(Also—here is your permission to extend your theology of social and professional media to turning off notifications on your most distracting or used apps, reflecting on your how many times a day you really need to check your email, and maybe even utilizing network ‘parental controls’ on yourself by turning the Wi-Fi off at 5 PM or perhaps creating a weekly Wi-Fi-Free Sabbath Day.)
2. Try to Organize Your Life and Simplify Team Projects
Try to commit yourself for a set amount of time, like a month or a semester, to using various online calendars or organization platforms. Try it out, become an expert at it, then try the next one the next semester. (Just a thought: Ask your family, your partner, or maybe even your friends or roommates what they use and collaborate on your organizing efforts!)
By doing this you get to figure out how you work best with which organizational method, and now you’ve learned how to articulate what organizational style works best for you and your schedule. Your future supervisors, team leaders, and organizations will probably have a preferred calendar and organizing style when you join the team.
Knowing what your favorite is, as well as knowing how to adapt to another will help you feel less confused or lost at the beginning of your next job. Having done this work beforehand, you can begin your new job focused on the work you care about, instead of emailing IT on how to add your teammates calendar to your desktop.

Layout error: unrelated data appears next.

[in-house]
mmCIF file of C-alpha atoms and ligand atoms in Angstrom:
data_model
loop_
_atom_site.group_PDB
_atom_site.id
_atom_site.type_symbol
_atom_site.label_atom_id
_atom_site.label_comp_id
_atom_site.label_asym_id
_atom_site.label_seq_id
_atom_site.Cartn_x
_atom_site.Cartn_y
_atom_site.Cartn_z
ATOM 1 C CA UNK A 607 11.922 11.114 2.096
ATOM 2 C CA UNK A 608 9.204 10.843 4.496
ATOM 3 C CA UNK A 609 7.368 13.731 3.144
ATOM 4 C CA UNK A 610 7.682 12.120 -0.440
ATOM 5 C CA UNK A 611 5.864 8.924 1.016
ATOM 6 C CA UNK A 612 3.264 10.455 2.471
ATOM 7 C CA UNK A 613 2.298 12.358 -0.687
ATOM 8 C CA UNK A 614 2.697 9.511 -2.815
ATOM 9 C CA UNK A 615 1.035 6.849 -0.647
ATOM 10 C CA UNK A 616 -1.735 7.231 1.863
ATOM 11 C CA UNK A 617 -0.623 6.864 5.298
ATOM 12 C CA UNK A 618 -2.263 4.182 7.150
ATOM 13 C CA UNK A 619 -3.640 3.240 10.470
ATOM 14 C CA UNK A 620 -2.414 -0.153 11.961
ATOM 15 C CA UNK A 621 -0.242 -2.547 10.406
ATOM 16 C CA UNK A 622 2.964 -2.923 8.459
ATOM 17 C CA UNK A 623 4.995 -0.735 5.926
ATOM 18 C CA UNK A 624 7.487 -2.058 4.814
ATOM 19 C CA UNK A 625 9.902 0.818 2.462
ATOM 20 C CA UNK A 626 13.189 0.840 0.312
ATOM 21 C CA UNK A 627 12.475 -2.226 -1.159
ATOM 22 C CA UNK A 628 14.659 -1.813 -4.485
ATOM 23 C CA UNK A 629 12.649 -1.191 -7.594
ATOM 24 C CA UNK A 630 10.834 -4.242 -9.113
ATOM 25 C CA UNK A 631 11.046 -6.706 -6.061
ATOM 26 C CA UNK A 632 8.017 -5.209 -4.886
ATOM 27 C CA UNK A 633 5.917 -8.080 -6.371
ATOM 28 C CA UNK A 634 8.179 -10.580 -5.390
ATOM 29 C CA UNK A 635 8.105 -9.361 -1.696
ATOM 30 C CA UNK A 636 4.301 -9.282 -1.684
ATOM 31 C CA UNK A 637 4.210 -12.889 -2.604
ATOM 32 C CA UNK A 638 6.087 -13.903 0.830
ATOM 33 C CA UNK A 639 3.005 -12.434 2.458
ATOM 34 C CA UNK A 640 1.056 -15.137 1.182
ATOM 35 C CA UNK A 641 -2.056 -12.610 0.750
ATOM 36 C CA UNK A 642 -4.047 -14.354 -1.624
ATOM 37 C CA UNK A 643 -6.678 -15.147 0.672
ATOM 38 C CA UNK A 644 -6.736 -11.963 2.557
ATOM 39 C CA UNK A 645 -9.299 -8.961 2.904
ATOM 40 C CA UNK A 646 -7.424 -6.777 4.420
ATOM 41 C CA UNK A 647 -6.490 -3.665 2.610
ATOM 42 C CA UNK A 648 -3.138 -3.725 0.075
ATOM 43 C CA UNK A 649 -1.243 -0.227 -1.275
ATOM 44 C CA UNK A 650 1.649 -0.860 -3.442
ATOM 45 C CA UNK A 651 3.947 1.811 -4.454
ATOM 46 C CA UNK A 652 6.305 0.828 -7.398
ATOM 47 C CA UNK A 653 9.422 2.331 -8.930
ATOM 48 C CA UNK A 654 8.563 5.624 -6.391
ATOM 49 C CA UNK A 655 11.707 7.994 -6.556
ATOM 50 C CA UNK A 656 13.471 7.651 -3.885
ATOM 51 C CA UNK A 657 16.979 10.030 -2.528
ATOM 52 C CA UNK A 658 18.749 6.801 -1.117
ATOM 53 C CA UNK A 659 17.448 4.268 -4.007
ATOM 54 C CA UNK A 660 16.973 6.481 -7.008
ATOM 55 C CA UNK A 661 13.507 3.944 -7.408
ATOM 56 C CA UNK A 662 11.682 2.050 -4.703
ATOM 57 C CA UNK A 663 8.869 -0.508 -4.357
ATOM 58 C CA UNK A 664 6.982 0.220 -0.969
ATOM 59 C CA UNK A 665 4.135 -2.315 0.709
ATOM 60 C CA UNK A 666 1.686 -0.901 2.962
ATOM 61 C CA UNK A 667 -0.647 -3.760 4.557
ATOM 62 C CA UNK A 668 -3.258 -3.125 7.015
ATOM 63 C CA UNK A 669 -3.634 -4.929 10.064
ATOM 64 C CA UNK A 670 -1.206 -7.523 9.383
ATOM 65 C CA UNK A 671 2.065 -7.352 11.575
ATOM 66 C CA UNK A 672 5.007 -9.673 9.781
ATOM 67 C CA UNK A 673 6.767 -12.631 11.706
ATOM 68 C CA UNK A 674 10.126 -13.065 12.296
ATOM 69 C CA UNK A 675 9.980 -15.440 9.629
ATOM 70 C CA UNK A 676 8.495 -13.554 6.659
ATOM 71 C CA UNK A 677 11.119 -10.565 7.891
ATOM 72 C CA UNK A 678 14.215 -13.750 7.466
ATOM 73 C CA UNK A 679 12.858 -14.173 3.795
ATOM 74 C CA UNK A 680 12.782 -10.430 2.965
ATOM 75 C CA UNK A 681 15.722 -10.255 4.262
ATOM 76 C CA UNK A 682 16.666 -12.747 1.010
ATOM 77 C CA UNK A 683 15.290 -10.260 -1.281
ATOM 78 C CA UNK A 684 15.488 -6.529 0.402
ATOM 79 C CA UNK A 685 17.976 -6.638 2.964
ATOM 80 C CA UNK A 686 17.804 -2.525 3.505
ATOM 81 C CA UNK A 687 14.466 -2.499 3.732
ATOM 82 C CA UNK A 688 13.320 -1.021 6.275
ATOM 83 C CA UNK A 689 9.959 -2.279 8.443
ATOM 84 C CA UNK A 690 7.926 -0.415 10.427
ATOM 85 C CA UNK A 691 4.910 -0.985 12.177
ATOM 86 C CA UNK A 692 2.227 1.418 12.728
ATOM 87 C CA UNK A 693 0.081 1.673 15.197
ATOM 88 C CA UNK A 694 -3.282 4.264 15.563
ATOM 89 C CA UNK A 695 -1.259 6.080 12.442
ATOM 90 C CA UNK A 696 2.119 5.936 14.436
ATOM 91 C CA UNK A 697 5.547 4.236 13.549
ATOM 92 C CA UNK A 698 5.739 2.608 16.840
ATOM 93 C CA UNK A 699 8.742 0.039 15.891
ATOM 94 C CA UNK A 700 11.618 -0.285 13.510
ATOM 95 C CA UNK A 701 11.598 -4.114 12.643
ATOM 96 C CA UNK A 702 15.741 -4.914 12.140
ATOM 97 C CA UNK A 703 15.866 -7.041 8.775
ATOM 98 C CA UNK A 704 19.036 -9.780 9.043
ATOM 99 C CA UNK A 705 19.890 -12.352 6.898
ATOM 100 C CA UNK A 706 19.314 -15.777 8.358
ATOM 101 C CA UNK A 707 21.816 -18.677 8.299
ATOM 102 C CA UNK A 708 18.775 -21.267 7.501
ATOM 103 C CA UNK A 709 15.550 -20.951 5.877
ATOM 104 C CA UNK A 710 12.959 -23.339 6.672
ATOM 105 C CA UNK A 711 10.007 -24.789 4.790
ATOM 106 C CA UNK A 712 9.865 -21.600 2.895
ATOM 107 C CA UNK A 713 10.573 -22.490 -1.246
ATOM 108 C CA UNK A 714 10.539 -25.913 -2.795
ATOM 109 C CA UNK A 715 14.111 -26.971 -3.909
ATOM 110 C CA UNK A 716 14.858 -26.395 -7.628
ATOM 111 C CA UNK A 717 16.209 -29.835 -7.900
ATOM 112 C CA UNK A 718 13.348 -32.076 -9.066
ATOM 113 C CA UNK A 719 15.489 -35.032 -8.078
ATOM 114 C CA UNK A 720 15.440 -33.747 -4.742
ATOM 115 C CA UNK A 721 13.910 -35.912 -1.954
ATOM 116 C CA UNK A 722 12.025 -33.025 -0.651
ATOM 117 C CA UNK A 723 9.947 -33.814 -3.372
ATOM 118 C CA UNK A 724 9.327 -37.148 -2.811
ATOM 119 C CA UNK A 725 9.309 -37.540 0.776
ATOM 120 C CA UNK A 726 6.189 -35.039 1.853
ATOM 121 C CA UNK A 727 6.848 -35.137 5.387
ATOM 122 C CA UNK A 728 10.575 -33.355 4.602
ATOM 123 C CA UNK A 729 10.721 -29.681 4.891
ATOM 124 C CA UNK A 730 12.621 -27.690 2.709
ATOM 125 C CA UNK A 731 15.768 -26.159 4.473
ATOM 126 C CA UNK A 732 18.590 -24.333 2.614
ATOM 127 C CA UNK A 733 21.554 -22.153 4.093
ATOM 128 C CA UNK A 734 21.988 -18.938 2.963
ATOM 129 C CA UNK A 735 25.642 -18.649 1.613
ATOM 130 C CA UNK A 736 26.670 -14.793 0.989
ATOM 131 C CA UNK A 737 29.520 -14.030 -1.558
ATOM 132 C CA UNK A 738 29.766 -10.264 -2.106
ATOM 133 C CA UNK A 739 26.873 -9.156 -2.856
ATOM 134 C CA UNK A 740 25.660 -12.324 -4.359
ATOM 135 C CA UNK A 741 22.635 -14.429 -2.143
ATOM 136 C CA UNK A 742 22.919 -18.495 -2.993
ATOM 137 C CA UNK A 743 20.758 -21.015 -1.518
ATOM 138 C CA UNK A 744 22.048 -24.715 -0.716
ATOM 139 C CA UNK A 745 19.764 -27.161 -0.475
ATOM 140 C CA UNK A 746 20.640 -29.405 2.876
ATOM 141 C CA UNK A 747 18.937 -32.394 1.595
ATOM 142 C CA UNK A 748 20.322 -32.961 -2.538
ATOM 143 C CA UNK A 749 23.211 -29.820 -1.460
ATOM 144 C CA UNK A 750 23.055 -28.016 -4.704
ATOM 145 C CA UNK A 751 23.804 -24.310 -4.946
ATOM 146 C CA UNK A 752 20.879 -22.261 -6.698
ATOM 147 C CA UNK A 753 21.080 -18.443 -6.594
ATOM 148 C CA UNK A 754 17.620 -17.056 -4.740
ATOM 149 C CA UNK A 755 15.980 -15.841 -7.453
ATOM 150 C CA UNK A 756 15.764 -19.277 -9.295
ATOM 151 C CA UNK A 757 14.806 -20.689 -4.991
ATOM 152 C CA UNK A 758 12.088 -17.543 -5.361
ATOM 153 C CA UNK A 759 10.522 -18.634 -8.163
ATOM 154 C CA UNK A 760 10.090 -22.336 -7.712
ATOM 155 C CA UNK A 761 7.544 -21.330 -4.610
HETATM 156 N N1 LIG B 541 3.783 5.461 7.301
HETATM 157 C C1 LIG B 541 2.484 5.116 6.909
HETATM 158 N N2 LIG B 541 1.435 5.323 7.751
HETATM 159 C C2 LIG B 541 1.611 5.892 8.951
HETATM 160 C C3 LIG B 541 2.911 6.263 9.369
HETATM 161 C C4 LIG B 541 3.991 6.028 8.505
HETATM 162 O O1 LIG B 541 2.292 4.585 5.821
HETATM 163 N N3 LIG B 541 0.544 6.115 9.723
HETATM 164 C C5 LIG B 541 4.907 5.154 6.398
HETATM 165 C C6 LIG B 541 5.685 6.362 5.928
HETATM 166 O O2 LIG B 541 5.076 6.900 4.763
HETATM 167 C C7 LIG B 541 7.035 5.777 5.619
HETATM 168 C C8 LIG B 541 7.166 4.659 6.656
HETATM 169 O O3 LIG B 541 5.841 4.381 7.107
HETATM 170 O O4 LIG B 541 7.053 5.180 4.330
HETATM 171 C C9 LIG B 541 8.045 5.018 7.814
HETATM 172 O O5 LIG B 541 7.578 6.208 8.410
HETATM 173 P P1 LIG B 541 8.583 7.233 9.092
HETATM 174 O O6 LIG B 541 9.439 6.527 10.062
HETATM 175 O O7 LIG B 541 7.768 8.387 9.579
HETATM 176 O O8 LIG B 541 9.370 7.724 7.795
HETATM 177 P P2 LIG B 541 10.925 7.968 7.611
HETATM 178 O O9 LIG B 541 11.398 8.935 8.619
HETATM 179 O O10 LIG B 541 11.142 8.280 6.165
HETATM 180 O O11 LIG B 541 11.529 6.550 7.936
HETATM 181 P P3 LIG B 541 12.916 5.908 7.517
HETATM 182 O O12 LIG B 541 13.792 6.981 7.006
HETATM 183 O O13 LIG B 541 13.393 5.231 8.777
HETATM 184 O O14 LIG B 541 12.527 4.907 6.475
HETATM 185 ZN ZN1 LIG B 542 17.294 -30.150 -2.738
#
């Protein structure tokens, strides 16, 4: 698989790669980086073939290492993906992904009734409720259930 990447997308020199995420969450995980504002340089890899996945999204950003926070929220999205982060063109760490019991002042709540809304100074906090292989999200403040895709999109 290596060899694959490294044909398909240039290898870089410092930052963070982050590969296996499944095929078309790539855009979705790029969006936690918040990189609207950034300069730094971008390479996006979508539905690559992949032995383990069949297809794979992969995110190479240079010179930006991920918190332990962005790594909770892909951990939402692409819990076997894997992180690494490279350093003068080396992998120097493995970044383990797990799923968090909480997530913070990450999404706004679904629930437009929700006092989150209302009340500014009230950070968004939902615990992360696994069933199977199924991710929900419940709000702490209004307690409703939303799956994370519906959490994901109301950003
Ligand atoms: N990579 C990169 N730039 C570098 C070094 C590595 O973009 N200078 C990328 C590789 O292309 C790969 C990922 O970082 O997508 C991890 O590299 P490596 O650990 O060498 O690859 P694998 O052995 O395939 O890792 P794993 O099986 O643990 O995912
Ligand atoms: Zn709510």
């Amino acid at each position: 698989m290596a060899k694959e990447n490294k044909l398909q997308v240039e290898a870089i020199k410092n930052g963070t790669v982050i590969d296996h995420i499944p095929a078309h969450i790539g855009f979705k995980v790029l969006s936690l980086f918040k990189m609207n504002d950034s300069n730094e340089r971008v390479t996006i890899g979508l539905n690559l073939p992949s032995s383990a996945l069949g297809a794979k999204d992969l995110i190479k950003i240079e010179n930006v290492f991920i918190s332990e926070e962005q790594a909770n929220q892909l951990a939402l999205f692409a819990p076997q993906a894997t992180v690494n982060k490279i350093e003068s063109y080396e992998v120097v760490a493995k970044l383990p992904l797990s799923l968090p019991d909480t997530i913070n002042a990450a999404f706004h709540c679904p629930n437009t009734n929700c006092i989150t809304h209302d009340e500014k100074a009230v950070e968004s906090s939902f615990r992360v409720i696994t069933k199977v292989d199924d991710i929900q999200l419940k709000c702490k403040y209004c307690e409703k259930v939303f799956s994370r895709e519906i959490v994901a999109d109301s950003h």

Use digital tools to make collaboration easier in the work you are already doing in seminary! Maybe you are in a club on campus or in the community, participating in an internship, or just remembering you have a group project assignment due at the end of next month—try using one of the free versions of task management software out there.
Familiarize yourself with what worked best for each dynamic. Maybe informal methods of communication work best when you thought they wouldn’t, or perhaps you’ve realized you don’t need to separate tasks out as thoroughly as you once thought to be effective.
When you go into your next work setting, take the time to understand how this team has already been communicating about projects, what works for them, and what could be done differently through task management software.
3. Please, Don’t Throw Out that Syllabus!